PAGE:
RIYADH: Saudi Arabia is experiencing a strong economic comeback from the coronavirus disease (COVID-19) pandemic.
The Kingdom’s budget deficit narrowed sharply in the first six months of this year, with the government applying more fiscal discipline and increasing non-oil revenue sources, mainly from taxes.
The deficit for the first half of 2021 dropped a staggering 92 percent from the same period last year to SR12 billion, while keeping spending around the same levels.
Saudi Arabia, the world’s largest oil exporter, was hit last year by the twin shocks of COVID-19 and record-low oil prices. A rebound in demand for crude and the easing of coronavirus restrictions, however, have helped to lift the economy in recent months.
Most of the improvement in oil prices came as Saudi Arabia worked with Russia and other allied producers to balance the market through voluntary cuts in production.
With oil revenues on the rise and more government borrowing, analysts now believe that the deficit this year will continue to fall. “We expect the deficit will slide to SR62 billion for the full year, down from SR141 billion we expected in the beginning of the year. This is supported by oil revenue that benefited from a market recovery,” Mazen Al-Sudairi, head of research at AlRajhi Capital, told Arab News.
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The government took many measures to safeguard and stimulate the economy from the impact of the pandemic last year, which resulted in a ballooning deficit in the second quarter, Ministry of Finance data showed. This year, the economy has displayed stronger signs of recovery in line with global growth, leading to higher oil sales abroad and more non-oil activities at home.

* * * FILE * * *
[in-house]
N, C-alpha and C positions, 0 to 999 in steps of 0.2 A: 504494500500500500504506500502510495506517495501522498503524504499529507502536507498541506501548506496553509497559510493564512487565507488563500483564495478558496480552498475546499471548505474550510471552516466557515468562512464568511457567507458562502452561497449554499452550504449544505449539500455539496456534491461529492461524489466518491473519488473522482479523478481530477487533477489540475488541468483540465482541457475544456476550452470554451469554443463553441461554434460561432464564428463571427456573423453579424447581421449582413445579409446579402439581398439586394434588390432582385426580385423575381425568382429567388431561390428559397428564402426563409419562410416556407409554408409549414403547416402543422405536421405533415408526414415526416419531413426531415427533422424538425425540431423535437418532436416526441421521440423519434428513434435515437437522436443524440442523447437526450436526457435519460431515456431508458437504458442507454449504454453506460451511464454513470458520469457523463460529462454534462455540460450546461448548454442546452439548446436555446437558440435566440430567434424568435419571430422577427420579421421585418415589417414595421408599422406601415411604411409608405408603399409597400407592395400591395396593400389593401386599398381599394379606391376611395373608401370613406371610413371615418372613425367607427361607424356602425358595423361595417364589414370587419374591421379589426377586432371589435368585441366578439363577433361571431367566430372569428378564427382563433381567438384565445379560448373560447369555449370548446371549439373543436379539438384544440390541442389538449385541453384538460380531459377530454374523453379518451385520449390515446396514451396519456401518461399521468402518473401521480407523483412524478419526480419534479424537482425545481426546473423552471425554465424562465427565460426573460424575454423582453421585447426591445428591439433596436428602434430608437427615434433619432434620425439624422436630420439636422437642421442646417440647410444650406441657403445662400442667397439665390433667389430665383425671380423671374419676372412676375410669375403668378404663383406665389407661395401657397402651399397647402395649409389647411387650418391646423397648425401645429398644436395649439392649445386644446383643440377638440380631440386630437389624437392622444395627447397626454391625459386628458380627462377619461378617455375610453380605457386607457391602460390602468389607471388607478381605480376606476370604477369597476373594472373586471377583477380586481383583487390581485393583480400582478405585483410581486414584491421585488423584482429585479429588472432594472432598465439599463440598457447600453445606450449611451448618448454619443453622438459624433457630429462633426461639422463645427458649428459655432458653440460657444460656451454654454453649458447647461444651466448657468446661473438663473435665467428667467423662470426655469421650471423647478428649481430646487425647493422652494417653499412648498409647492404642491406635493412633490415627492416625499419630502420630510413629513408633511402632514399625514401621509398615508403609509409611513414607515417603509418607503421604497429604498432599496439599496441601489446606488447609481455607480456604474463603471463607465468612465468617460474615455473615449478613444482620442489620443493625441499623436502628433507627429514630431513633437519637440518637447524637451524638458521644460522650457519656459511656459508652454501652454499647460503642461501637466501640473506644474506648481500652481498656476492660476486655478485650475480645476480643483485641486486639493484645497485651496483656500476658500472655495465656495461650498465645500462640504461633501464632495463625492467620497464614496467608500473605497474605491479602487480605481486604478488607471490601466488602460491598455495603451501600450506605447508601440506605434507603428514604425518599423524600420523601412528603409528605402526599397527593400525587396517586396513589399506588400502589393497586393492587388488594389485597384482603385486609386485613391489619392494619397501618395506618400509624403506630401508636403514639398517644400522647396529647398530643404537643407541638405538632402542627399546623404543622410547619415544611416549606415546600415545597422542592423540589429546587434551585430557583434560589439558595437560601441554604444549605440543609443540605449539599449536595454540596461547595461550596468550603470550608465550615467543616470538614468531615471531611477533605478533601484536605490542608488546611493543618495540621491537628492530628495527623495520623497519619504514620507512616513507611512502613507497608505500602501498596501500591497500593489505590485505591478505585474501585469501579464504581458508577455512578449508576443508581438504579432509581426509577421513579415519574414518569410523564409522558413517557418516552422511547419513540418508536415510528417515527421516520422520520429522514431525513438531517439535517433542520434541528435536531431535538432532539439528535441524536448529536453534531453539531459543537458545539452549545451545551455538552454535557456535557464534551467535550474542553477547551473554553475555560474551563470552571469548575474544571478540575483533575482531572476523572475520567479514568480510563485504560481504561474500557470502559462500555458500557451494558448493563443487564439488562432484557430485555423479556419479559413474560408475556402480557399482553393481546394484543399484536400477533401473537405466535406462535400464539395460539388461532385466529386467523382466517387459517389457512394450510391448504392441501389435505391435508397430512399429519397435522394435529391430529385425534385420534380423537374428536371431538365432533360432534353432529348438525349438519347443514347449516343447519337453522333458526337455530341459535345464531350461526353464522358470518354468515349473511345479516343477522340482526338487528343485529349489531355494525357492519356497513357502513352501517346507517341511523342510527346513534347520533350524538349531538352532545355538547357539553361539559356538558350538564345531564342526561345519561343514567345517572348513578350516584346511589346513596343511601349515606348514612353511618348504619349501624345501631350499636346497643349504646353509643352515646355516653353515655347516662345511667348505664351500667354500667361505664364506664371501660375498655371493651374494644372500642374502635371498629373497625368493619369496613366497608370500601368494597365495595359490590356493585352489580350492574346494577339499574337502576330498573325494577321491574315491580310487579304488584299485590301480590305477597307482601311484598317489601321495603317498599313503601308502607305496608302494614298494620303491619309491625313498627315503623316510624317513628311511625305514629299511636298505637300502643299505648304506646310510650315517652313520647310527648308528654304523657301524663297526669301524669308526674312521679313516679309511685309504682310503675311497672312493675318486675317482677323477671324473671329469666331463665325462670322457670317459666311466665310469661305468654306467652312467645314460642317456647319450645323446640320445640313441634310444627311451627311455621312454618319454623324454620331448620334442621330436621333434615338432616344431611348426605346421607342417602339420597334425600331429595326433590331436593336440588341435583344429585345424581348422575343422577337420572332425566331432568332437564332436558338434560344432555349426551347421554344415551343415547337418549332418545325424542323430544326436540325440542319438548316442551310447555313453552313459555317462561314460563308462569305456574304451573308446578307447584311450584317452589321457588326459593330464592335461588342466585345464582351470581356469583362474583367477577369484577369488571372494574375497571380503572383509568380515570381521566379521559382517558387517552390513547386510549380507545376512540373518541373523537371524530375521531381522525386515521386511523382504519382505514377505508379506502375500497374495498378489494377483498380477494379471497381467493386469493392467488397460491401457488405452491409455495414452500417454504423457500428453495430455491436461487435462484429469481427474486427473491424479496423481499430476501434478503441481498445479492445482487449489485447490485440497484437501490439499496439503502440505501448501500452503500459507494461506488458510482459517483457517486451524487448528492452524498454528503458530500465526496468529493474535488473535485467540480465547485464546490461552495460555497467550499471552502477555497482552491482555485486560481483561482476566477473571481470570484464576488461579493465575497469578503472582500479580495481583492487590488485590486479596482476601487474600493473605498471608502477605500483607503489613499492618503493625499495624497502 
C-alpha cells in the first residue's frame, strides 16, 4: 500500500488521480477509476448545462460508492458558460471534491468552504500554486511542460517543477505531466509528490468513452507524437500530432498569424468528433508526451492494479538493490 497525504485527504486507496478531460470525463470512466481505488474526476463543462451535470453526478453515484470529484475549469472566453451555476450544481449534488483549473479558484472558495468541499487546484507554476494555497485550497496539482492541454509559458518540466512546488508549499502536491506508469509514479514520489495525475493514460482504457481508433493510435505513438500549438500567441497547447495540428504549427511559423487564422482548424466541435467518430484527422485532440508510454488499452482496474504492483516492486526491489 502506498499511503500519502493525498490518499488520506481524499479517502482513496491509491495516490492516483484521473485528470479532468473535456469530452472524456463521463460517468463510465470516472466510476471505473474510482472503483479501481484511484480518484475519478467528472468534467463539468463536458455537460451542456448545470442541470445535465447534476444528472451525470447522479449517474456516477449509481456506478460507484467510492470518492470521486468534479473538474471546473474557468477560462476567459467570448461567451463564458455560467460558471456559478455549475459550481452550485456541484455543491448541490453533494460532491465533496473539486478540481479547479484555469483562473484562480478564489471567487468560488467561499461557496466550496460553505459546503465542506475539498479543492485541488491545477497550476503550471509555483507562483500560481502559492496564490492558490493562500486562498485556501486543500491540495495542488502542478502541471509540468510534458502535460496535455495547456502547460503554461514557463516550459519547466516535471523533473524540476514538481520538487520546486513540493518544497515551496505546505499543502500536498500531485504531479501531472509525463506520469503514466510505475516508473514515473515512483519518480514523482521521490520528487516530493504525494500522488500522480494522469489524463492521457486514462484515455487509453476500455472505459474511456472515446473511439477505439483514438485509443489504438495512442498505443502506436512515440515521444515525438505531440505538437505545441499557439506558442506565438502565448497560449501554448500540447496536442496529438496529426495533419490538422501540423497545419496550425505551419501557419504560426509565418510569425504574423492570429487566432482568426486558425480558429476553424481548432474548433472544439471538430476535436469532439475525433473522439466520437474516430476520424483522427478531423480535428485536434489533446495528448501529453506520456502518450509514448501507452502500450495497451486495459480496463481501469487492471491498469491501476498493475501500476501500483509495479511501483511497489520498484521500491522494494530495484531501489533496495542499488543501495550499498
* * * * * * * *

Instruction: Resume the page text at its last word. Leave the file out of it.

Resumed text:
Total state revenues in the first half increased by 39 percent to SR453 billion, fueled by an increase in taxes and a rise in oil sales. Oil prices this year increased from $52 in January to $75 in July, along with steady ramping up of Saudi oil production under the OPEC+ deal. The result was an increase in oil revenues by 11 percent to SR249 billion in the first six months of the year, according to the data.
The government made cuts to subsidies in the first half of 2021 by 28 percent to SR9.7 billion, along with cuts in infrastructure spending by 19 percent and 25 percent for municipal services. At the same time, social spending continued to increase this year by 51 percent as the government shielded citizens from the impact of the pandemic.
Ratings agency Fitch last month revised its outlook for Saudi Arabia to “stable” from “negative,” citing rising oil prices and the government’s continuing efforts to adjust its finances. Fitch maintained the Kingdom’s sovereign rating at “A.”